Options Trading News

August 29, 2012  Wed 7:08 AM CT

Stocks are indicated to open slightly lower today as the indexes remain in a tight range after a big run.

Futures on the S&P 500 are down fractionally while the Nasdaq 100 is unchanged. German, French and British markets fell about half a percent as investors continue to wait for news from the European Central Bank on Sept. 6. Chinese stocks fell in the overnight Asian session, while Japan rebounded from a drop on Tuesday.

Traders are also waiting for economic data in the U.S. at 8:30 a.m. ET, when the Commerce Department will report second-quarter gross domestic product. The Federal Reserve's Beige Book follows at 2 p.m.

The time of year is probably even more important than news events as summer vacations slow trading activity to a crawl. Equities have melted higher during July and August, and are now drifting near multiyear highs. On the bearish side, investors see debt problems in Europe and lackluster growth globally. But it's been hard to sell stocks as the economy skirts recession and corporate finances continue to improve.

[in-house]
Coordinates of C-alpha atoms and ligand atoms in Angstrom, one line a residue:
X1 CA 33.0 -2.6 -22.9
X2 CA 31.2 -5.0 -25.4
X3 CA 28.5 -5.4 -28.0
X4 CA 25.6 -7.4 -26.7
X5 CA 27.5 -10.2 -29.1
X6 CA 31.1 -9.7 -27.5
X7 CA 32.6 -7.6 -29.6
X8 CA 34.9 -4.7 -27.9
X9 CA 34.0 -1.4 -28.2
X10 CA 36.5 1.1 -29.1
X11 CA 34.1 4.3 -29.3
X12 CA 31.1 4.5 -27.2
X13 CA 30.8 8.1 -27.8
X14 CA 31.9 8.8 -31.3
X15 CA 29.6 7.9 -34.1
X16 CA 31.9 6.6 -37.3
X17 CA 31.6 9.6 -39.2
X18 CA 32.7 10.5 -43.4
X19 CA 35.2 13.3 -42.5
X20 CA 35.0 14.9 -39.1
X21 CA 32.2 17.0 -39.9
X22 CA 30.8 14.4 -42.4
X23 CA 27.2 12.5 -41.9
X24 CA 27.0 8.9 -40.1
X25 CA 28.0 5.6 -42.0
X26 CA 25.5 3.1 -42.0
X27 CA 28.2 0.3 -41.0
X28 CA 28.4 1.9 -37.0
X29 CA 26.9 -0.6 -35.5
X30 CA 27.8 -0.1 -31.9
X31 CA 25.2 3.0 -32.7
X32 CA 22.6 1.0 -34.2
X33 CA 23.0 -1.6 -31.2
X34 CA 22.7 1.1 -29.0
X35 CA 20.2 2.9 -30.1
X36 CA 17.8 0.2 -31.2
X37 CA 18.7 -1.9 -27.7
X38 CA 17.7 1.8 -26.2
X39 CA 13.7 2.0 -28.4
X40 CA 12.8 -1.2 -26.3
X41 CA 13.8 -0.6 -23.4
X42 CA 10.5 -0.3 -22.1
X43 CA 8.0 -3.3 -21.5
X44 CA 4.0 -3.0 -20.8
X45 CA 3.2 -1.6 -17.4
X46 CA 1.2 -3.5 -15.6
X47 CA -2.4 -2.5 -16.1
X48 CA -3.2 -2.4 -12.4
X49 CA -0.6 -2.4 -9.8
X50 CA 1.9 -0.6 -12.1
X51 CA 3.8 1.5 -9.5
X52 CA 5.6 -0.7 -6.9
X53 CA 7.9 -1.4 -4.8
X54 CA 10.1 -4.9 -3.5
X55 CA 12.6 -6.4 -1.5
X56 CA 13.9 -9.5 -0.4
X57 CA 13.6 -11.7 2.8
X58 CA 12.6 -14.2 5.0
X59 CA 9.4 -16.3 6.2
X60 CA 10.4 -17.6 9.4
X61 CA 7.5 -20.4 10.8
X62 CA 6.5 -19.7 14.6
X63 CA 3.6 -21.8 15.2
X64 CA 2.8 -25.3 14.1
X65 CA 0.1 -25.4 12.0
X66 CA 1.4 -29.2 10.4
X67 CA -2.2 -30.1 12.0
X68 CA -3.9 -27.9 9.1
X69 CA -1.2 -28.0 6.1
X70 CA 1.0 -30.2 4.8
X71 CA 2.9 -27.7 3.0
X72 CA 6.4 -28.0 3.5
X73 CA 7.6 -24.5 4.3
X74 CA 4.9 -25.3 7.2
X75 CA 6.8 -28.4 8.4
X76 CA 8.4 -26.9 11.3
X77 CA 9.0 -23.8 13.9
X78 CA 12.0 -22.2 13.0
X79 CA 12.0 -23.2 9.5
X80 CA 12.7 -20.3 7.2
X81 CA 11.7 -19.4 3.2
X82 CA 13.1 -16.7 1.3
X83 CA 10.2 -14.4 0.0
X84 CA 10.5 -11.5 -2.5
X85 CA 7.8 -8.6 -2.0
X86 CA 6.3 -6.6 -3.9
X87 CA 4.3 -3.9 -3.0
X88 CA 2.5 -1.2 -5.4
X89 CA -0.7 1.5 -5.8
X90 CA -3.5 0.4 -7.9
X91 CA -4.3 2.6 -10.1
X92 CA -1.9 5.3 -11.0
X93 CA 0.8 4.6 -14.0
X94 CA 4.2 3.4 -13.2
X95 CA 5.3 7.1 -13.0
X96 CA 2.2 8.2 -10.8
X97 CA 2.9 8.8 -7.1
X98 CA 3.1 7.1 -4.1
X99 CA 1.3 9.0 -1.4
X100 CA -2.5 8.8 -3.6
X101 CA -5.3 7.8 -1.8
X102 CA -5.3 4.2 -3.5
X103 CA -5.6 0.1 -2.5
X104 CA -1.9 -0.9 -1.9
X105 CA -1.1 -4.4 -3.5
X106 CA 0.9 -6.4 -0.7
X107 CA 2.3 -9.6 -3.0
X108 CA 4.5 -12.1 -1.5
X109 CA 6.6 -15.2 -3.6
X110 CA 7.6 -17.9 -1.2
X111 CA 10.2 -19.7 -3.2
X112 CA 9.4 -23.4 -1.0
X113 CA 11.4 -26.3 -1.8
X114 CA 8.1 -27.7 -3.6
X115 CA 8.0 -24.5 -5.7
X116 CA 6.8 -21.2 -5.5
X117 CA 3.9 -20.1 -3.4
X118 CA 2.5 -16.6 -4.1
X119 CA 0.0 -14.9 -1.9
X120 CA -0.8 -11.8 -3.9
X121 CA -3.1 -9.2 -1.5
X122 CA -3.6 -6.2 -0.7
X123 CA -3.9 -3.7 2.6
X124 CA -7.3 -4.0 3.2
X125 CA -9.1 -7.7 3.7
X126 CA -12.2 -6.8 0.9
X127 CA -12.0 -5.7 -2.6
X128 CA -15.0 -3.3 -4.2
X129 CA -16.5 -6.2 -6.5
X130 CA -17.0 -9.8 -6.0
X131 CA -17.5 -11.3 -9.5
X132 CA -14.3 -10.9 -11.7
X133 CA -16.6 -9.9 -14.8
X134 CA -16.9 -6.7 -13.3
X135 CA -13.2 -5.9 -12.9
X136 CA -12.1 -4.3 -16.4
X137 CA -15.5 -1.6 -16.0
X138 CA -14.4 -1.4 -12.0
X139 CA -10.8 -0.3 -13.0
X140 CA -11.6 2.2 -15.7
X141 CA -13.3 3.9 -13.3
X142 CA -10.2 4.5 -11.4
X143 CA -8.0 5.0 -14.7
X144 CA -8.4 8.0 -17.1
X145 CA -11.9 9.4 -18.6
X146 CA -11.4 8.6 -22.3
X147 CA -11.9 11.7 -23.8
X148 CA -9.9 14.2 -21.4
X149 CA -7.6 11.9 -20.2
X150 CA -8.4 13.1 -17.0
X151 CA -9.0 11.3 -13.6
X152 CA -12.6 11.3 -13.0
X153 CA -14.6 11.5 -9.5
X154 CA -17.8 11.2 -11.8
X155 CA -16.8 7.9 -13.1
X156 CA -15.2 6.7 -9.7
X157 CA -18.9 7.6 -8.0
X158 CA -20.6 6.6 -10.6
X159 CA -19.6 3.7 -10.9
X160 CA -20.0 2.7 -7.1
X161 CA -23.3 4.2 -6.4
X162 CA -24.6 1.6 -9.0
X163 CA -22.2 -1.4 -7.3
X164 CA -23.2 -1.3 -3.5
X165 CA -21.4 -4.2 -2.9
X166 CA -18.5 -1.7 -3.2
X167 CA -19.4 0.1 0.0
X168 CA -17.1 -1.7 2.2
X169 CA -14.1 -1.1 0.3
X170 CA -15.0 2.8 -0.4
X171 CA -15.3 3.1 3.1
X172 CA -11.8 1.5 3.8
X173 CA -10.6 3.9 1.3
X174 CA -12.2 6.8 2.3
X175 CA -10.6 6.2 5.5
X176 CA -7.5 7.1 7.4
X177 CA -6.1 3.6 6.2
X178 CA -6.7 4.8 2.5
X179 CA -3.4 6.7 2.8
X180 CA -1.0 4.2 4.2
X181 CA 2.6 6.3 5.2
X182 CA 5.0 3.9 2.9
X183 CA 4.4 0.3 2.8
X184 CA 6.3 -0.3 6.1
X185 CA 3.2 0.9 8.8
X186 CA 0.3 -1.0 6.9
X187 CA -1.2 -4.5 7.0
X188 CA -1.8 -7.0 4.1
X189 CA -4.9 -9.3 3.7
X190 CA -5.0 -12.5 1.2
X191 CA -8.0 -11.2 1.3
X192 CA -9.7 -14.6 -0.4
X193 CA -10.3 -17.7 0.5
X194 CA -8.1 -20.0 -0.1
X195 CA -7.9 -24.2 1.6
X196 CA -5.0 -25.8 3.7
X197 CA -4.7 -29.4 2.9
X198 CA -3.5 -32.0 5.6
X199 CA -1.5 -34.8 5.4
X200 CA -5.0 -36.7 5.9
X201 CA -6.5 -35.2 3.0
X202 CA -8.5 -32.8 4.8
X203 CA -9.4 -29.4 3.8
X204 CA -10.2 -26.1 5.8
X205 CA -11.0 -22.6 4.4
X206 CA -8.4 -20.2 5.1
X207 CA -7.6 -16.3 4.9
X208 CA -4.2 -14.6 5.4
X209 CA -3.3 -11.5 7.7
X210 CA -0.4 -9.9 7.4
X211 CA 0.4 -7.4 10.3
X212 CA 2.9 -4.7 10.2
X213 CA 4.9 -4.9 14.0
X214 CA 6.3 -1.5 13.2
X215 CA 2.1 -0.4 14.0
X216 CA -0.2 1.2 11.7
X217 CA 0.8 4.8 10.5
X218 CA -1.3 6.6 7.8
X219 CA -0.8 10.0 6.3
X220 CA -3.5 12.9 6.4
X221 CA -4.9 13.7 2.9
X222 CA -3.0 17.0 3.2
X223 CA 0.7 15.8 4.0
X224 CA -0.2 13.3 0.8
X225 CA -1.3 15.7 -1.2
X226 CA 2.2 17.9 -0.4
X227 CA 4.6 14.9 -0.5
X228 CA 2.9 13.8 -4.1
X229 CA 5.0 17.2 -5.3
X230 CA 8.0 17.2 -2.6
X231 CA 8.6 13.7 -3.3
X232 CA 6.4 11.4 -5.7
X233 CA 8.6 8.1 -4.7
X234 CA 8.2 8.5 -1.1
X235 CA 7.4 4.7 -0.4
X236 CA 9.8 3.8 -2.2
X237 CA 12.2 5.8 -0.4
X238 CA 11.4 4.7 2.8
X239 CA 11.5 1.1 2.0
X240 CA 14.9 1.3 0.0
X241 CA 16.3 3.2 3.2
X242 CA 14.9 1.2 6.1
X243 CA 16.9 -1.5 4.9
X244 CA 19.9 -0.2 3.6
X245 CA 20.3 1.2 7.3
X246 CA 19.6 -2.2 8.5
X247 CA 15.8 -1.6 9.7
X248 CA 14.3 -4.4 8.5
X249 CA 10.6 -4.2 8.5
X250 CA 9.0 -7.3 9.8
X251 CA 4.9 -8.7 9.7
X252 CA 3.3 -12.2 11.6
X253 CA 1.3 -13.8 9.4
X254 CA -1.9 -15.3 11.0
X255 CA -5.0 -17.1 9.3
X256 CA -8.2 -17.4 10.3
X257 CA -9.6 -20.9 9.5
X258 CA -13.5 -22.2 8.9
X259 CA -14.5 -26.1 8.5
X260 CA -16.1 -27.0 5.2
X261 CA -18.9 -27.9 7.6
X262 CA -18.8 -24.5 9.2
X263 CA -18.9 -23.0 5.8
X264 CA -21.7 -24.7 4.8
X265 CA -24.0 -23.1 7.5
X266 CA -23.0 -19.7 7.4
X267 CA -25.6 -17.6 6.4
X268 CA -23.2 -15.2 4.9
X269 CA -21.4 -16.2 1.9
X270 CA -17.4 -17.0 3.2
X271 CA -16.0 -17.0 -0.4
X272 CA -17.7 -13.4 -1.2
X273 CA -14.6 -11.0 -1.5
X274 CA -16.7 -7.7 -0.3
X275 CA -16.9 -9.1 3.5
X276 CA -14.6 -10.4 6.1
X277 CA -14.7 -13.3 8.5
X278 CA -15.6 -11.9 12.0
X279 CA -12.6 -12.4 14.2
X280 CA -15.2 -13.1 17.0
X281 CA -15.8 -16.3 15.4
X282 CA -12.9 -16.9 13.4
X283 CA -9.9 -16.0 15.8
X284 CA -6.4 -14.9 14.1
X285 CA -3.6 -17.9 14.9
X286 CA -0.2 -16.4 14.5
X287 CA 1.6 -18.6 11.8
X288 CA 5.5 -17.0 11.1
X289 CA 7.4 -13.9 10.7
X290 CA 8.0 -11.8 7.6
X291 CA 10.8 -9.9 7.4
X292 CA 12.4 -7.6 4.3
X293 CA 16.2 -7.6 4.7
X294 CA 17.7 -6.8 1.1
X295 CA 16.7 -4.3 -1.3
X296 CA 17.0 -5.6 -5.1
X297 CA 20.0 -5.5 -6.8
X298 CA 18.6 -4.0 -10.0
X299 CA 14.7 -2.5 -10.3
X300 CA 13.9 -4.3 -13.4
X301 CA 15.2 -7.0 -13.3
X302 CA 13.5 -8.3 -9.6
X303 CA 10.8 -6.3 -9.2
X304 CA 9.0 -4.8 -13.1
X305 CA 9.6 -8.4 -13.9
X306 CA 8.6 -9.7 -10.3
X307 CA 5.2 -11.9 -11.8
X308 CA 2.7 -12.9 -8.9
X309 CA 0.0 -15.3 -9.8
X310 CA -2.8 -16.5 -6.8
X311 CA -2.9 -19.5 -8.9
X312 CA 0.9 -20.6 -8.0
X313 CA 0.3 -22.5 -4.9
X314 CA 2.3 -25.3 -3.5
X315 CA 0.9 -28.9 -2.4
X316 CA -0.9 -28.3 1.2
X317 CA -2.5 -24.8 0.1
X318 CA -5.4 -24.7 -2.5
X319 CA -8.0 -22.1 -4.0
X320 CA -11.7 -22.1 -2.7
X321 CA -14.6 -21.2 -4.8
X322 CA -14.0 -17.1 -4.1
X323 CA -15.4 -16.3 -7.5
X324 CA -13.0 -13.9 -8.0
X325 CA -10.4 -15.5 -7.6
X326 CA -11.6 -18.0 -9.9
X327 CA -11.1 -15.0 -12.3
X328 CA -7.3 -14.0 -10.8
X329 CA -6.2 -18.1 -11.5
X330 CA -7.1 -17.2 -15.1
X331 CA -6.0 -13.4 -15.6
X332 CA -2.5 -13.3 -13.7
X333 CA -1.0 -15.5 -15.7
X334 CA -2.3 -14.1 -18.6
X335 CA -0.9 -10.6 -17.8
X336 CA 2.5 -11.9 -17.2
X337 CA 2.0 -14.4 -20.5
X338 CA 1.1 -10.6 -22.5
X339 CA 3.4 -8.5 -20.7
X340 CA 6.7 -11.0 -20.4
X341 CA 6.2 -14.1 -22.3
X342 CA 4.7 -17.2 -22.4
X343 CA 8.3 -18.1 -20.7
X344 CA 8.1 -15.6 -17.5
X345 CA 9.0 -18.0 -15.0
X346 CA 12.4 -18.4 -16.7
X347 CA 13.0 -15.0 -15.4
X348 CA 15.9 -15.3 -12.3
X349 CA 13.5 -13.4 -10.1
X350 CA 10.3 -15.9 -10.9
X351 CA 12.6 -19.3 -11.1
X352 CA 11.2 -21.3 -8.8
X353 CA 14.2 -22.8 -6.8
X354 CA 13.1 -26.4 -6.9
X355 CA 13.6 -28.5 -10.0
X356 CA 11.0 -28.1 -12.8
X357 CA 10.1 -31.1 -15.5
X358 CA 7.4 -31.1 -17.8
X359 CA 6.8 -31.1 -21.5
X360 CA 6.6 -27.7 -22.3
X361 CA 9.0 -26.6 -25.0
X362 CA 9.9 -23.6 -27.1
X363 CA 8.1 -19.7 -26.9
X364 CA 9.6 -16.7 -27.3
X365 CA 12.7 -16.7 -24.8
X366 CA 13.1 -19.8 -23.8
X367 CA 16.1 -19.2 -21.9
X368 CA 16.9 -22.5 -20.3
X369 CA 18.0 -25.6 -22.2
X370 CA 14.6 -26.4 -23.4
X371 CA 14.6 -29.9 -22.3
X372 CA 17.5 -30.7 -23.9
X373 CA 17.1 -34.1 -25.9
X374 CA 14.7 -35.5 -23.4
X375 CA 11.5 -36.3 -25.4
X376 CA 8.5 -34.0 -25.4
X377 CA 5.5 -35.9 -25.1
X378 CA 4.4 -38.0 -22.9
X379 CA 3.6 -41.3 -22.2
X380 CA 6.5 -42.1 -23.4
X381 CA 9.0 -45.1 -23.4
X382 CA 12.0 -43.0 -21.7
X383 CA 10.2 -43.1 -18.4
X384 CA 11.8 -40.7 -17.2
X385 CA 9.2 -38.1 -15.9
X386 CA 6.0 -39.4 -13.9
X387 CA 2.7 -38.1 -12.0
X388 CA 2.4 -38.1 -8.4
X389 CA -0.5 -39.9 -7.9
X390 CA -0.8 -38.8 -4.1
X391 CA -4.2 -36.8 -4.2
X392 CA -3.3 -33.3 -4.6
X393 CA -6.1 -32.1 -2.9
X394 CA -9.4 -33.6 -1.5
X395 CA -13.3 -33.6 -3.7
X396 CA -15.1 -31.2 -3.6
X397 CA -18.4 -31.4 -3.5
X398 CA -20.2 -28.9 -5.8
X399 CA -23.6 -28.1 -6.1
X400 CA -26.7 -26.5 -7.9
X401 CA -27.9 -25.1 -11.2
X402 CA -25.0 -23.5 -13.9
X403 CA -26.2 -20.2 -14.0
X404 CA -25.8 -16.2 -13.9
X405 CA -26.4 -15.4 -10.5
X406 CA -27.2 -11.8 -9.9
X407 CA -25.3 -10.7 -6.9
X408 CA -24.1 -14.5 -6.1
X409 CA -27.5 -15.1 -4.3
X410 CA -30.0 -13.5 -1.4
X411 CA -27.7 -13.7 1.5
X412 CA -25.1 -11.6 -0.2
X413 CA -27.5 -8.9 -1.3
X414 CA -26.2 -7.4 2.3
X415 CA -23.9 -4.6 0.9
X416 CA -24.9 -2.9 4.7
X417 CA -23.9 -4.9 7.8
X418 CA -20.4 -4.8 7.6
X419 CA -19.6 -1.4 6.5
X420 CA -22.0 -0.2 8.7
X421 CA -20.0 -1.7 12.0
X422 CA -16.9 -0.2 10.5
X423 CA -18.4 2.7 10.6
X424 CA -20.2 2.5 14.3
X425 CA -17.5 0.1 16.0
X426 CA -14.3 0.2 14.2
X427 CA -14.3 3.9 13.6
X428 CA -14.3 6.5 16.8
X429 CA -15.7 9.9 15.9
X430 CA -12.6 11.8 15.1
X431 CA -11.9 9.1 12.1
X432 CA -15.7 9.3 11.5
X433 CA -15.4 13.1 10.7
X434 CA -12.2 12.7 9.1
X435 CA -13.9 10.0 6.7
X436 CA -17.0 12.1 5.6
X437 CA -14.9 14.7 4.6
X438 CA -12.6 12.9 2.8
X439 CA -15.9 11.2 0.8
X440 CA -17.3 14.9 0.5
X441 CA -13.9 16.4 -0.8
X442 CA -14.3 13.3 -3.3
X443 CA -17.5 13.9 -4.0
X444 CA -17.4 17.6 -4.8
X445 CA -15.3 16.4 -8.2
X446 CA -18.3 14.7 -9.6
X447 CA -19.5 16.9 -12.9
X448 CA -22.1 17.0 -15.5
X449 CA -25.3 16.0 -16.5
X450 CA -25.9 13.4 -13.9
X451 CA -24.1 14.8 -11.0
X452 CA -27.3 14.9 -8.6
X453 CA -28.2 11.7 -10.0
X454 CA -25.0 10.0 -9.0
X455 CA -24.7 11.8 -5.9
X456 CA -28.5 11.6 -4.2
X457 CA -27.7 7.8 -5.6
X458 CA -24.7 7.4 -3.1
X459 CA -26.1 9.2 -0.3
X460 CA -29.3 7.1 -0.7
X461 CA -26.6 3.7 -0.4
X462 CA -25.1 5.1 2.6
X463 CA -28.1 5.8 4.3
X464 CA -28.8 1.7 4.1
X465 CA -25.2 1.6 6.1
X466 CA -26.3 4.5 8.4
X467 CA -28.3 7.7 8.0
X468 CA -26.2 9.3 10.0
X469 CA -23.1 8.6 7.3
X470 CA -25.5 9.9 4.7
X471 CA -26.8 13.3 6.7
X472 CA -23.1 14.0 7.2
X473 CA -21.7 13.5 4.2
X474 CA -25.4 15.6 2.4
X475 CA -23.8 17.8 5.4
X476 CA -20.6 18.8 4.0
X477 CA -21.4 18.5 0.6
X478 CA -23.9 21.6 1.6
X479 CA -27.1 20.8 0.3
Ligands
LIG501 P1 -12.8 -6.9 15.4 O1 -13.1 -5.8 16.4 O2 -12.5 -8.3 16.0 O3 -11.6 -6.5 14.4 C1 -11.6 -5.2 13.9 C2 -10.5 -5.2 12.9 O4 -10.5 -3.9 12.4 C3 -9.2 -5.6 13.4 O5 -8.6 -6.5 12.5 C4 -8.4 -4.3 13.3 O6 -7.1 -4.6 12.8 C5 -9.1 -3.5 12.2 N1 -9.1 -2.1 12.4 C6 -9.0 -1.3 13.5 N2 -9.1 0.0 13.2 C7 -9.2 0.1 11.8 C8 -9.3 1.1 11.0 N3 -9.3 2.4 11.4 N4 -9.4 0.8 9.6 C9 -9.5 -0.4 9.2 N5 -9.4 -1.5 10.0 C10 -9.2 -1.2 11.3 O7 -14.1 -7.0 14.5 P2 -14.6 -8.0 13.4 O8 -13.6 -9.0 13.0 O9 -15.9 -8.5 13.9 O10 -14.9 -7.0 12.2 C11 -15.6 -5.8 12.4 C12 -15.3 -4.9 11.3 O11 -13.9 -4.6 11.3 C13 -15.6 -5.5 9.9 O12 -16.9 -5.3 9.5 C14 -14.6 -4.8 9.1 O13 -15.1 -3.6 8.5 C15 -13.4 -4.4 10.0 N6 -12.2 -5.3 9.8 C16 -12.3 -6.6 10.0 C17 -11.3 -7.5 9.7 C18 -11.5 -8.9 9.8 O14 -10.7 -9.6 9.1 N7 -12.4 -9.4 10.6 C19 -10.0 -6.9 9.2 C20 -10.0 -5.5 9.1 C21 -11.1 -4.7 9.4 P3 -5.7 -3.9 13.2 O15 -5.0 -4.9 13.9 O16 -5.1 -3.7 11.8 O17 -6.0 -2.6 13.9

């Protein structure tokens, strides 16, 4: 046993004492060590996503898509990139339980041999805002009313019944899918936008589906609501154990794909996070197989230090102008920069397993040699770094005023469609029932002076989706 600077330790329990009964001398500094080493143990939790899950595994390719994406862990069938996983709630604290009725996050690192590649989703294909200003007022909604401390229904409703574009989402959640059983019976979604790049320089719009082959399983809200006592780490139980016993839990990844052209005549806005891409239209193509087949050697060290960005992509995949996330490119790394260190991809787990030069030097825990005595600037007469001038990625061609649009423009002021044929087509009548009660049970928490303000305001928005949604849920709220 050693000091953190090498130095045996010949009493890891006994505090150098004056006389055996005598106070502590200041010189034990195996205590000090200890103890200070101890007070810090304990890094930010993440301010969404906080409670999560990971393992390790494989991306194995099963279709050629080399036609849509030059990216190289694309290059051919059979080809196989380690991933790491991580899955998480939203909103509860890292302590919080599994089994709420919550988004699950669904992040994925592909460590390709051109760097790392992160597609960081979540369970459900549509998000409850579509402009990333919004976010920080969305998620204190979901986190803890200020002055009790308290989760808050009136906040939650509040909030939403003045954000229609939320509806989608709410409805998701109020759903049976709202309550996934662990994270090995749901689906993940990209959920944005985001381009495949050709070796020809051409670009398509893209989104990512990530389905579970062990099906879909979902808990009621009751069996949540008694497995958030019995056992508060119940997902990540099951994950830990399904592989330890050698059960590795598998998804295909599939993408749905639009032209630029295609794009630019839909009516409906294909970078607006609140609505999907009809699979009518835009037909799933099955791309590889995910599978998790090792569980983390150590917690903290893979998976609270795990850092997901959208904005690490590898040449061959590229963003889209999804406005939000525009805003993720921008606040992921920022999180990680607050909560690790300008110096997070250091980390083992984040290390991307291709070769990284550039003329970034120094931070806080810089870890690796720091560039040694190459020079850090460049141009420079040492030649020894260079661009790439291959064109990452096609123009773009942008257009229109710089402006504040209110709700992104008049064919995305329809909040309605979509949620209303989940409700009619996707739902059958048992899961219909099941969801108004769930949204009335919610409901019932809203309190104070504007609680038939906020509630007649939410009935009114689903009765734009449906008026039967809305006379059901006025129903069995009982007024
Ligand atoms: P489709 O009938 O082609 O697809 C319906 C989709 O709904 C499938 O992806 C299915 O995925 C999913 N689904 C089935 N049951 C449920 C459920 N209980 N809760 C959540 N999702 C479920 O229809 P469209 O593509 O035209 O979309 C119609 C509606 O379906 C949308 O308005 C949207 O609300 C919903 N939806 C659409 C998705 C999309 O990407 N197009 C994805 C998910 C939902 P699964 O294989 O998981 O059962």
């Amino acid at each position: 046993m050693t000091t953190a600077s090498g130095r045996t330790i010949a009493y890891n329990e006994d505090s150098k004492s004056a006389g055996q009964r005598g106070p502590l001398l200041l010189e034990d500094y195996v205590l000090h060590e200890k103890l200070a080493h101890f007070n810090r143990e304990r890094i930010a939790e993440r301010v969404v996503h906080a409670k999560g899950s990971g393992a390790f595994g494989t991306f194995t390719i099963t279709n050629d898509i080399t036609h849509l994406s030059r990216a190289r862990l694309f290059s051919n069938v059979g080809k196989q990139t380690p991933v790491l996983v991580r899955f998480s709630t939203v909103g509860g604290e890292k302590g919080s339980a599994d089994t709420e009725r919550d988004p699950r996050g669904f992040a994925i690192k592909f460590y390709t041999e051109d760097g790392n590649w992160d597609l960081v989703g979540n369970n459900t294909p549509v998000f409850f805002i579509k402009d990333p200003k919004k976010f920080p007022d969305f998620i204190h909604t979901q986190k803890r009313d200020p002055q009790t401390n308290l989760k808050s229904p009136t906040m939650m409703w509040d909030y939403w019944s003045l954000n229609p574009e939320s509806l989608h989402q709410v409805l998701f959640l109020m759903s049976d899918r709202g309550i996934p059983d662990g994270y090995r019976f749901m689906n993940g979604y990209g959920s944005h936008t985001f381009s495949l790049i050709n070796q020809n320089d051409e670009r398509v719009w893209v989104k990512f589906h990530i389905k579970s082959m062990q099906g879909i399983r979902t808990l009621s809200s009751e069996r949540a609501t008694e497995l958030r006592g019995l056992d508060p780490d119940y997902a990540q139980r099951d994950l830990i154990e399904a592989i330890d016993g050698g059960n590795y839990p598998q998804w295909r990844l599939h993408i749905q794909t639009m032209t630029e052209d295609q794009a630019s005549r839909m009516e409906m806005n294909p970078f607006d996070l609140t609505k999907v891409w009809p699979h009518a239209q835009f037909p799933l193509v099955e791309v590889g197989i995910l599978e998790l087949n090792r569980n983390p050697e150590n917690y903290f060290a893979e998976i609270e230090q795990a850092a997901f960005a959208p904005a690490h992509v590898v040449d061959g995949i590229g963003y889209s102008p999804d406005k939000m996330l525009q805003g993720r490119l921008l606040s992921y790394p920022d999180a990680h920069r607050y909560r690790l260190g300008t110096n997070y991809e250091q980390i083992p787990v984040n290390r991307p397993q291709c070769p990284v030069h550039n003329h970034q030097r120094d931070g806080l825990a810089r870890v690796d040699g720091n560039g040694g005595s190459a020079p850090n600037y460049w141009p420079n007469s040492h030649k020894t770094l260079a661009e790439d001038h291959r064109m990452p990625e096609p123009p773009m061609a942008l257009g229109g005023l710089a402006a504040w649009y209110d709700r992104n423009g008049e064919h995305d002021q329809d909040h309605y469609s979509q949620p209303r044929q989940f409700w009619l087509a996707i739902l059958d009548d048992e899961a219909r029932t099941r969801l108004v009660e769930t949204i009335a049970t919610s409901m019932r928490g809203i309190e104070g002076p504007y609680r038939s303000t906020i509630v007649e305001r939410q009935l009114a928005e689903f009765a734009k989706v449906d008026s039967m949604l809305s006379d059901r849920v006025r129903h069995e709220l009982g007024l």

Foreign exchange and commodities are also showing a modestly bearish sentiment, with the euro down slightly against the greenback. The Australian and Canadian dollars, which also tend to move in unison with equities, also posted small losses. Oil, copper and silver each declined by almost 1 percent, while agricultural foodstuffs were broadly positive.

In individual company news, oil tanker company Frontline dropped about 9 percent in early trading after reporting a wider-than-expected second-quarter loss and predicting worse results in the third quarter.

WellPoint advanced about 4 percent after its unpopular CEO stepped down.
Share this article with your friends


Premium Services

Education & Strategy

The art of trading

As I stated in last week's article, a break out or a break down needs to have a couple things happen before it is considered a confirmed break out or break down. The only problem is that in today's market where things move much more quicker than they did just a few years ago, two days could wind up being the majority of the expected movement, if not the whole movement.

View more education articles »